By Dr. Ken Broda-Bahm:
If you've ever suffered through an extended interpersonal argument, either as a protagonist or as an observer, you might be justifiably skeptical about its usefulness. The common experience is that no one is going to budge. I've been there as well, and that is why I was intrigued when reading a study that I recently came across on effective argument. "One might think that the the outcome is trivially 'no one ever changes their mind,' since people can be amazingly resistant to evidence contravening their beliefs," the authors wrote in the first footnote, "But take heart, change does occur, as we shall show." The study (Tan et al., 2016) further piqued my curiosity when I looked at the methodology. The authors focus on social media, taking advantage of the opportunity to observe attempts at interpersonal persuasion on a large scale. They looked at the social media platform Reddit, and specifically a community called "ChangeMyView," a group that boasted more than 211,000 members as of the article's publication date. At "ChangeMyView," the goal is for people to take a position, state their reasoning, invite counterarguments, and then indicate if their minds have been changed or not. As a condition of entry, users "accept that they may be wrong or want help changing their view" (a position that is admirable in its intellectual humility). Looking at all discussions occurring within that community during a four-month period, the team was able to quantify the language factors that successfully predicted attitude change.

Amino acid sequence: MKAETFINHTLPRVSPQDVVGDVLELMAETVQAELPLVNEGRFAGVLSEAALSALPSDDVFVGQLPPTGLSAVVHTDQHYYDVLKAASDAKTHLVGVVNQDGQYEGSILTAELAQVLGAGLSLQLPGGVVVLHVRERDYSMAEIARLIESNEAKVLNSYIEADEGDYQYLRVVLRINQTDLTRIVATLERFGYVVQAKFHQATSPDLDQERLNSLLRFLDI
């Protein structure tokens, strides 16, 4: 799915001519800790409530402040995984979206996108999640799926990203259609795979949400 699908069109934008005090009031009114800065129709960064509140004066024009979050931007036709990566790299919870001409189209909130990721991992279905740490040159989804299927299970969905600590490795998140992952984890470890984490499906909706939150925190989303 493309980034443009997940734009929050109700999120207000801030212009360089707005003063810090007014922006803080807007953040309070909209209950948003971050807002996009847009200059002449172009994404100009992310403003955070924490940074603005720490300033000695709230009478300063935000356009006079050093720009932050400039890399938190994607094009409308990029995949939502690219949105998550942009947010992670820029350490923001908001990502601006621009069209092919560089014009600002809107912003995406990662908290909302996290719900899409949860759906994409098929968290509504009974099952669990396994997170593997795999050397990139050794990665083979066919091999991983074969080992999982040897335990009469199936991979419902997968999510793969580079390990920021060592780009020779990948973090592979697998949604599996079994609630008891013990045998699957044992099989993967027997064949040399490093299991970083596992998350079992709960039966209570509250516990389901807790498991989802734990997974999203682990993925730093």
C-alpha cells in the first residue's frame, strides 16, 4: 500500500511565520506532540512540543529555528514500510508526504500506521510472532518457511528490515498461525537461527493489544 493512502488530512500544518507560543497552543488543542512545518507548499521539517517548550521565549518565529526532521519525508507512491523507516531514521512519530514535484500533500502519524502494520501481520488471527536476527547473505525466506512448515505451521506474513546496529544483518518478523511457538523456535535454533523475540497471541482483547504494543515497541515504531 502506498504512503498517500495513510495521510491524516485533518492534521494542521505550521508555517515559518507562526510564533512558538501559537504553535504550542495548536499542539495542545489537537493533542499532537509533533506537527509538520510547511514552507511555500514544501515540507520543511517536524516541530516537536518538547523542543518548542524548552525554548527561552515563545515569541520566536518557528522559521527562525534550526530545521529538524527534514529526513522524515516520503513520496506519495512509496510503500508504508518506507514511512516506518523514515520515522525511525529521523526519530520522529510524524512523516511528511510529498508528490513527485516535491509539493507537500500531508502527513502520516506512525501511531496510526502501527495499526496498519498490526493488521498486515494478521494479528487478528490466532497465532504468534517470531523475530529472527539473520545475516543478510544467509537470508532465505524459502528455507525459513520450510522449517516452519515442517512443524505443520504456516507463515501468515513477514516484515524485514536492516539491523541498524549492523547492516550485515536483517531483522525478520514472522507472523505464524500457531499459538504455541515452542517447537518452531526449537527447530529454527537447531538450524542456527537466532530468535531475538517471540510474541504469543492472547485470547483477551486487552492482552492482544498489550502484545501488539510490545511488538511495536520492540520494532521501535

It is not surprising that most of the time, 70 percent of the time actually, people stuck with their original beliefs. But that leaves the 30 percent, and within that slice, the authors found a high ability to predict argument effectiveness. "Persuasive arguments," they conclude, "are characterized by interesting patterns of interation dynamics." Naturally, the setting within this Reddit community is different than the settings for legal persuasion. For one, people join by choice and announce their willingness to be persuaded. In addition, the argument is an interactive conversation with an active opportunity to review and rebut the written arguments coming from one's adversaries. But the research is still interesting in focusing on the human nature to resist, and to sometimes accept, a contrary message. If there are verbal tactics that work in an online setting, they are worth at least considering in a courtroom context. In this post, I will focus on the top implications that stood out to me when I reviewed the study. Here are 10 features of an argument that tend to make it more likely to lead to genuine attitude change.